My Game Dev Tips

I’m certainly no professional game developer, but I’ve worked on a few small games here and there that were fun to play with my friends. I’d like to share with you some of the things that I’ve learned along the way. Keep in mind that these are directed toward very beginner amateur game developers—not those looking to make money off of their games. I have no experience with the latter!

Tip #1: Use a Language You Love

For small, beginner games, your choice of language truly does not matter. Pick a language that you love to write in (and one that you are very familiar with), so you don’t feel dread whenever you have to actually write code; the language should be a beneficial tool for you to use, not a setback.

Sure, some languages have better game development libraries than others, and you will come to understand what the strengths and benefits of each language are with time. The most important thing for now is just to start coding your game, and picking your favorite language will make it very easy for you to do so.

If you have never programmed before, then I would recommend picking up Python. It’s an excellent language for beginners that will be useful to you no matter how advanced you get. Although not many professional games are written in Python, there is an excellent hobby development community around the language, and the skills that you learn by writing Python are applicable to many different fields in computer science, such as web development and scientific computing. See here for a list of organizations using Python.

Tip #2: Start Small

Starting small is incredibly important when first beginning to develop games. Come up with an idea for a game, and reduce it to its simplest possible form. And when I say simplest possible form, I mean simplest possible form. Literally (not figuratively), reduce the idea to something that cannot be reduced any further. Then, implement that idea. You should have an extremely rudimentary game—but hey! You’ve just made a game.

Once you have your extremely simple game, you can begin to add features to it—that’s is the fun part! You can add as much or as little as you want. The important thing is to make sure that you have a foundation to work with.

This leads me into my next tip…

Tip #3: Finish. No matter what.

Throughout the duration of time that you will be creating your game, it is very likely that you will come up with tons of great, new ideas, all of which seem better than the one that you are currently working on. Set aside a planning period beforehand, but once you start working on your game, do not give into the temptation to completely trash all your work and restart. Sure, some slight redirection of the finer points of the game is fine, but don’t destroy all your hard work in the endless pursuit of the perfect idea. No game idea is perfect; if you do end up restarting, you will simply be caught in an endless cycle of scrapping ideas and rewriting your game.

You should most definitely write down all the ideas that come to you while developing your game, but save them for your next game. Your goal is to finish games—not start them.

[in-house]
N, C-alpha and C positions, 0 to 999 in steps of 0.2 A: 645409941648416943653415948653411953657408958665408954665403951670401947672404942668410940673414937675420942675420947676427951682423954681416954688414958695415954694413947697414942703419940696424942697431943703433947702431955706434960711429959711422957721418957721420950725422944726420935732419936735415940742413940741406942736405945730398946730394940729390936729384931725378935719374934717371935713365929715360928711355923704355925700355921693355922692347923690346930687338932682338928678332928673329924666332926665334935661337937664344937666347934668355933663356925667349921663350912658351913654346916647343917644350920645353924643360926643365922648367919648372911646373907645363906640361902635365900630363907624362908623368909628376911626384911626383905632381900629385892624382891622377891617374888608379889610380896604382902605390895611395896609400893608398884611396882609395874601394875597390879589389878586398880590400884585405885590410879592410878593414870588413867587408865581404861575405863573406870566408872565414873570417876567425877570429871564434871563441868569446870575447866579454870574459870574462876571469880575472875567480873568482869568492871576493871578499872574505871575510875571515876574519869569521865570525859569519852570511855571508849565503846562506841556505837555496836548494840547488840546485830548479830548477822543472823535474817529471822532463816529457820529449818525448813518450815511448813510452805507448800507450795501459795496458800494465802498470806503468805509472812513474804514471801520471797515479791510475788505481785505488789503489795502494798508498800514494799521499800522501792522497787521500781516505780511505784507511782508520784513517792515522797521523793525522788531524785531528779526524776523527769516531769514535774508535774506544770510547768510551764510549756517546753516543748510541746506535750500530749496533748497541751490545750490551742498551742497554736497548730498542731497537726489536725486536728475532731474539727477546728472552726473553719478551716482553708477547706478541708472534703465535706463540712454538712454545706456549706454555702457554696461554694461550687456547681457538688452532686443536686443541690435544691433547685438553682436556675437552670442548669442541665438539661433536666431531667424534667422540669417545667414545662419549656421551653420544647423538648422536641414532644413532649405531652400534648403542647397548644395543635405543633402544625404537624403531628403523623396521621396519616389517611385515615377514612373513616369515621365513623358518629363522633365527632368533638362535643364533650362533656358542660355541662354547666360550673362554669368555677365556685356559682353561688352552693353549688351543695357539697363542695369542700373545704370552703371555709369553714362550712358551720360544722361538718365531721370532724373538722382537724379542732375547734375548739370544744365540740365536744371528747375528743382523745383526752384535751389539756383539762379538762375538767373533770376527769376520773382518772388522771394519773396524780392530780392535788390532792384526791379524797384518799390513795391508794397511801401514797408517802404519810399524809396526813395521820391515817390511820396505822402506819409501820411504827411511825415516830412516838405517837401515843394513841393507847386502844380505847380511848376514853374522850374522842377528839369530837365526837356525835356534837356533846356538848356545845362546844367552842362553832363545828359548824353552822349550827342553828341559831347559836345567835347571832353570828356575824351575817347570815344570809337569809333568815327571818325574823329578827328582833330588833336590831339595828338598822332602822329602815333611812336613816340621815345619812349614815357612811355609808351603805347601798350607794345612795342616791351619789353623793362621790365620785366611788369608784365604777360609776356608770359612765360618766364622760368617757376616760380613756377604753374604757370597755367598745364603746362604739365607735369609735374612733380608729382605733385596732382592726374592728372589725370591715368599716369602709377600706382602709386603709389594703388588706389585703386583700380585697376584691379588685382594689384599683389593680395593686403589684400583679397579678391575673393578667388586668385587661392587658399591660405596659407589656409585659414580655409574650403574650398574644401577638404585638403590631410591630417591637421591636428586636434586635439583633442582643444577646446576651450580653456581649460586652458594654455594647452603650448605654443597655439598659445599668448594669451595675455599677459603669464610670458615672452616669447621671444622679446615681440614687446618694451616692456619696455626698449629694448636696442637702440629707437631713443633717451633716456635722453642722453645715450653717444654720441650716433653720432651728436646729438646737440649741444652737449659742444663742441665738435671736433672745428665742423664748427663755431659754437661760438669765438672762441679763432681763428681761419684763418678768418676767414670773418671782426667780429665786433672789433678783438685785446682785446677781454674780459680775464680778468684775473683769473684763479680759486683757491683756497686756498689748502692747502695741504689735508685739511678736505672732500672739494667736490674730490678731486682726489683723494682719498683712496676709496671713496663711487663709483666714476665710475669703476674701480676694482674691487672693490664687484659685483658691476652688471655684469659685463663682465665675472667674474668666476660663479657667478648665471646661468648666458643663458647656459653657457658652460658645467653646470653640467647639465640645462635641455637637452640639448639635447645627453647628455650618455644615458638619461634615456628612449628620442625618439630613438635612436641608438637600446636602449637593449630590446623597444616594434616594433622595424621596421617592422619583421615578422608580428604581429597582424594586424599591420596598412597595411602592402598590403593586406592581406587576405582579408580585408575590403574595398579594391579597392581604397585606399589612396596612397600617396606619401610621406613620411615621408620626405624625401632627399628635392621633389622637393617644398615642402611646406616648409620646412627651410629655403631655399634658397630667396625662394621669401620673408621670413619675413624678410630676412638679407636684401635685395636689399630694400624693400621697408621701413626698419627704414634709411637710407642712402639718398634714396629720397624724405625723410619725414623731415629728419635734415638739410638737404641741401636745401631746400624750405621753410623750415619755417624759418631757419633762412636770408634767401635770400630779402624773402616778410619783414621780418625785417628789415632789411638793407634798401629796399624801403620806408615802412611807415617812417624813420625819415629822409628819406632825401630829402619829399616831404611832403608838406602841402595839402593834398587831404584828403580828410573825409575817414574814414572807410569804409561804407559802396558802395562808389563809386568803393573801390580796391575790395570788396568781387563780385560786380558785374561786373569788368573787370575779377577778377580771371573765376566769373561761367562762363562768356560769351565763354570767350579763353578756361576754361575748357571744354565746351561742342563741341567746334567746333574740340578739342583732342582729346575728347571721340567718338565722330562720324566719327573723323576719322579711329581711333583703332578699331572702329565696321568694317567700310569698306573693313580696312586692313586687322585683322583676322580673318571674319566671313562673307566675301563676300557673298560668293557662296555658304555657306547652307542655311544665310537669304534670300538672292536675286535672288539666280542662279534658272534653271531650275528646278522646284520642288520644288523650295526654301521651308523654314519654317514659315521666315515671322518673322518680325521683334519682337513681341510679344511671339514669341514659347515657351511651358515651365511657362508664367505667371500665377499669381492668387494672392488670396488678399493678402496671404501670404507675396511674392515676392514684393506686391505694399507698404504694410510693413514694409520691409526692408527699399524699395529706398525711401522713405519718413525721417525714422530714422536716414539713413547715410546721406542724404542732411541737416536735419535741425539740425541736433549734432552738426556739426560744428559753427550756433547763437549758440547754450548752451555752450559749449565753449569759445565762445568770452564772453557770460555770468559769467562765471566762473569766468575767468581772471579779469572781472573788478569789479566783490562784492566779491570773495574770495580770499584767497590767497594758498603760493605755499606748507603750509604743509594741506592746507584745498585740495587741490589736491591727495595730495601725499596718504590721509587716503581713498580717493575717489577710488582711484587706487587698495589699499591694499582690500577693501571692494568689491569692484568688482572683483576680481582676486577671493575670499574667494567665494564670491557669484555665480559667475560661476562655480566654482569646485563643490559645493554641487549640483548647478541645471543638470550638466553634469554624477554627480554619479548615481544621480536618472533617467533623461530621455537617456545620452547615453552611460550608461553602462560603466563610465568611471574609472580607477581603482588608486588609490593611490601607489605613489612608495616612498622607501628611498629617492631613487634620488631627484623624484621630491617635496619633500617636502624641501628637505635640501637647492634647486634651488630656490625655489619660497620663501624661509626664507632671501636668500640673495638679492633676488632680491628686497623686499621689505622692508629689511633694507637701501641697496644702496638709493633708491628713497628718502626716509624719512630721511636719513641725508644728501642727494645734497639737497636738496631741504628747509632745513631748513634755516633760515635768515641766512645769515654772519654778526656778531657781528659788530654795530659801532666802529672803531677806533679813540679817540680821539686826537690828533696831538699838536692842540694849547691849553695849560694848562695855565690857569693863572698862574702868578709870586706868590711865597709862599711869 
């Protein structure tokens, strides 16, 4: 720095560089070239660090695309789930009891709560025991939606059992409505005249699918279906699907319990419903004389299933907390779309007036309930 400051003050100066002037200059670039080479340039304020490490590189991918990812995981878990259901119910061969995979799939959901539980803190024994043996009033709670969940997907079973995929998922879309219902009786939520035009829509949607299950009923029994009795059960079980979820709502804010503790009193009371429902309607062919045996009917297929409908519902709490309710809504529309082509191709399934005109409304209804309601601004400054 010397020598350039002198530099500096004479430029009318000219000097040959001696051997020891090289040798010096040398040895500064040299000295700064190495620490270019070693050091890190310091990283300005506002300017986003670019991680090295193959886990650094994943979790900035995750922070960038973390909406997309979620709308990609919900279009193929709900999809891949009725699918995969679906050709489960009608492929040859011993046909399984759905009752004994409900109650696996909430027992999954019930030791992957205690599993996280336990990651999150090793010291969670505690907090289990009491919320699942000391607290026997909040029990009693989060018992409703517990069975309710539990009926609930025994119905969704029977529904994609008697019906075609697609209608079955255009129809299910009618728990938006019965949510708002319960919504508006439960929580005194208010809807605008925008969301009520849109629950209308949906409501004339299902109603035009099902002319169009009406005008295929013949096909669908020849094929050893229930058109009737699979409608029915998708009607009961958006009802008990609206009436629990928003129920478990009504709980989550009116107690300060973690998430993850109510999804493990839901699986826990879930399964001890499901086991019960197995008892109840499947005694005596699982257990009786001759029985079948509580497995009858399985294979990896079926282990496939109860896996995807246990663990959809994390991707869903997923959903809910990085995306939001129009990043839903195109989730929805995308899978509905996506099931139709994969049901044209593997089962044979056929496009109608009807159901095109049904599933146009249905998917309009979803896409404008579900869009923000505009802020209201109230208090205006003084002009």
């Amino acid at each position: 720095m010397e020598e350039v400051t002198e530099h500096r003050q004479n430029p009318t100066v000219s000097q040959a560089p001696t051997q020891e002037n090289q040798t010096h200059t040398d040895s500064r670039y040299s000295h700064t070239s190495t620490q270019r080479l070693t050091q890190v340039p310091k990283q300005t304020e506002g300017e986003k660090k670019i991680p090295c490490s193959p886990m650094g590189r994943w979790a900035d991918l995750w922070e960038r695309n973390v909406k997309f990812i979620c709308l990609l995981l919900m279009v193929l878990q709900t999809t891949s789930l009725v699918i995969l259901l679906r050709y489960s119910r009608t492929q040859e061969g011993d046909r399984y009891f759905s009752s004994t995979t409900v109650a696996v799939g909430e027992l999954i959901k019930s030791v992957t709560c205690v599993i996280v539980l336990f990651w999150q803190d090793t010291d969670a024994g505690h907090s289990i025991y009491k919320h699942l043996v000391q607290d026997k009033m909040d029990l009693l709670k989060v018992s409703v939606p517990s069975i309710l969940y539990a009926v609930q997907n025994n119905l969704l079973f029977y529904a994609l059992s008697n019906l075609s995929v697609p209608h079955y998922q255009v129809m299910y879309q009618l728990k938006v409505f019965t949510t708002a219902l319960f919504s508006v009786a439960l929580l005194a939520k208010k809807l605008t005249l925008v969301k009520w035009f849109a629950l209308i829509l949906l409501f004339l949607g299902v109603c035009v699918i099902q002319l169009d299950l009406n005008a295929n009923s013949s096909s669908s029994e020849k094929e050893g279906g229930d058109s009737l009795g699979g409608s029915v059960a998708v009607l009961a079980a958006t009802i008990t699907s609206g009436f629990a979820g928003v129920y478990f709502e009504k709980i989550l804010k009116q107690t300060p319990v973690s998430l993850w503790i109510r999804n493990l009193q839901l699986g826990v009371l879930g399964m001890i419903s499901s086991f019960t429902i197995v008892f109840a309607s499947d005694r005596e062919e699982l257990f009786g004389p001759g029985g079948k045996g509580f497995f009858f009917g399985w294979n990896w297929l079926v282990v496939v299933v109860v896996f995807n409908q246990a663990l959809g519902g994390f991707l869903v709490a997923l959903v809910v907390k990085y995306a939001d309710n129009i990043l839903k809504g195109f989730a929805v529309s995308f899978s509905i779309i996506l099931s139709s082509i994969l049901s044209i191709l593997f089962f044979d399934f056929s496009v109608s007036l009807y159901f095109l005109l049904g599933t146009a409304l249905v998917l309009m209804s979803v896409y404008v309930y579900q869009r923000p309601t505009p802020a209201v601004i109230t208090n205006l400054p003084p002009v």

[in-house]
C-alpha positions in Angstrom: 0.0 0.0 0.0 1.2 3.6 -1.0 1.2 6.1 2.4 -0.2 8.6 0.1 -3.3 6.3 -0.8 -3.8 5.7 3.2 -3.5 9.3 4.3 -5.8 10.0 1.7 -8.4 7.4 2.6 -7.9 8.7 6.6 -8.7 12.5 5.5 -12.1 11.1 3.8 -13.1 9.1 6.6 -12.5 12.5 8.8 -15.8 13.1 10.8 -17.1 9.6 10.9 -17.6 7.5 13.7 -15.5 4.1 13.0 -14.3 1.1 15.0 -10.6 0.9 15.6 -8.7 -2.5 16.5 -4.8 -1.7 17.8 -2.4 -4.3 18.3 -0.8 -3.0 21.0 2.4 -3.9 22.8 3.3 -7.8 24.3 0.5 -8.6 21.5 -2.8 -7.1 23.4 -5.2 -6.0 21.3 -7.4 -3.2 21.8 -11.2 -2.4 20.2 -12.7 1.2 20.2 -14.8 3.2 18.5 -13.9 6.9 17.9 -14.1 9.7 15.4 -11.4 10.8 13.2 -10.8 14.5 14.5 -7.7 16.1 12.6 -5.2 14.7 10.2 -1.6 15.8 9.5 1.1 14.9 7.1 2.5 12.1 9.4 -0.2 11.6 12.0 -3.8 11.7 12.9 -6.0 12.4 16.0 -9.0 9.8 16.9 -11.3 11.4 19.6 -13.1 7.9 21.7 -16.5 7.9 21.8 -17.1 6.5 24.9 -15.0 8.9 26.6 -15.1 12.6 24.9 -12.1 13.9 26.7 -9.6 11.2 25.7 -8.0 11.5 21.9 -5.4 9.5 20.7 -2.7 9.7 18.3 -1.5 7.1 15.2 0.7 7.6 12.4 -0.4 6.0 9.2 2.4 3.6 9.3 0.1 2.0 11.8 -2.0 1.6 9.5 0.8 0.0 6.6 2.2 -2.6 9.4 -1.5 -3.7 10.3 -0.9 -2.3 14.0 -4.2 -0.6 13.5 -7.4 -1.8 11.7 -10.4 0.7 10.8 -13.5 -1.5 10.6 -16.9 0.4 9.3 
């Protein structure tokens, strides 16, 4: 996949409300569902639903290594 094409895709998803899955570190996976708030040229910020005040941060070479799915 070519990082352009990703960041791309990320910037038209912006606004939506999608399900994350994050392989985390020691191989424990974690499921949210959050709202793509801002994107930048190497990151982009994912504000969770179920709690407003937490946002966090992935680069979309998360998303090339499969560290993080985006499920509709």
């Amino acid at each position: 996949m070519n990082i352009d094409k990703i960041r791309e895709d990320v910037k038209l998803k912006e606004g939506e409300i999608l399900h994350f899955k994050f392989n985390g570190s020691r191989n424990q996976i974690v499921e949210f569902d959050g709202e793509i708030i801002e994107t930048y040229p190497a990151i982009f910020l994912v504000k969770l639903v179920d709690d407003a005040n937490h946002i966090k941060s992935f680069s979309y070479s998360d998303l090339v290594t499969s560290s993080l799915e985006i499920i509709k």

Tip #4: Dogfood it!

Dogfooding is a term used to describe when someone uses their own product in real-world situations. Play your own game when you would normally play other games. Take note of any glitches or aspects of the game that are just not fun.

If you’re developing a mobile game, keep it on your homescreen. For a web game, bookmark it. For a desktop game, keep the icon on your desktop. If you, the creator, don’t do these things—if you don’t actually enjoy playing your own game—how can you expect anyone else to?

Tip #5: Ask For Input From Friends*

(*But don’t lisen to everything they say…)

You should absolutely share your game with your friends and ask for their input. Many times, their fresh eyes will be able to spot glitches or imbalances that your tired eyes haven’t. It’s also great fun for everyone when you’re able to share something that you’ve created! You get to play your game that you’ve been working on with with your friend, and your friends get to offer their own input in a real game!

Many times, people love to offer their own input, and see it come to fruition in your game. Like I said before, it’s fun for everyone! …Until it’s not. It is your game, after all, and you should only add suggestions that you truly see the merit in. You are (presumably) creating this game because you have a vision that you want to see realized. It is no one else’s but your own. Welcome constructive criticism, but don’t let anyone muddle your dream.

Tip #6: Just do it!

Most importantly, Just Do It™. Everyone will tell you something different about game dev, and many times this advice will conflict with what others tell you. And the thing is, everyone is just telling you what worked for them. Even this blog post is just telling you what worked for me! You need to find what works for you, and the only way to do that is to power through and make a game yourself.

So, stop reading blog posts! Pick your favorite language, and make a game! (Only if you want to, that is, no pressure or anything…) Start small! You can do it!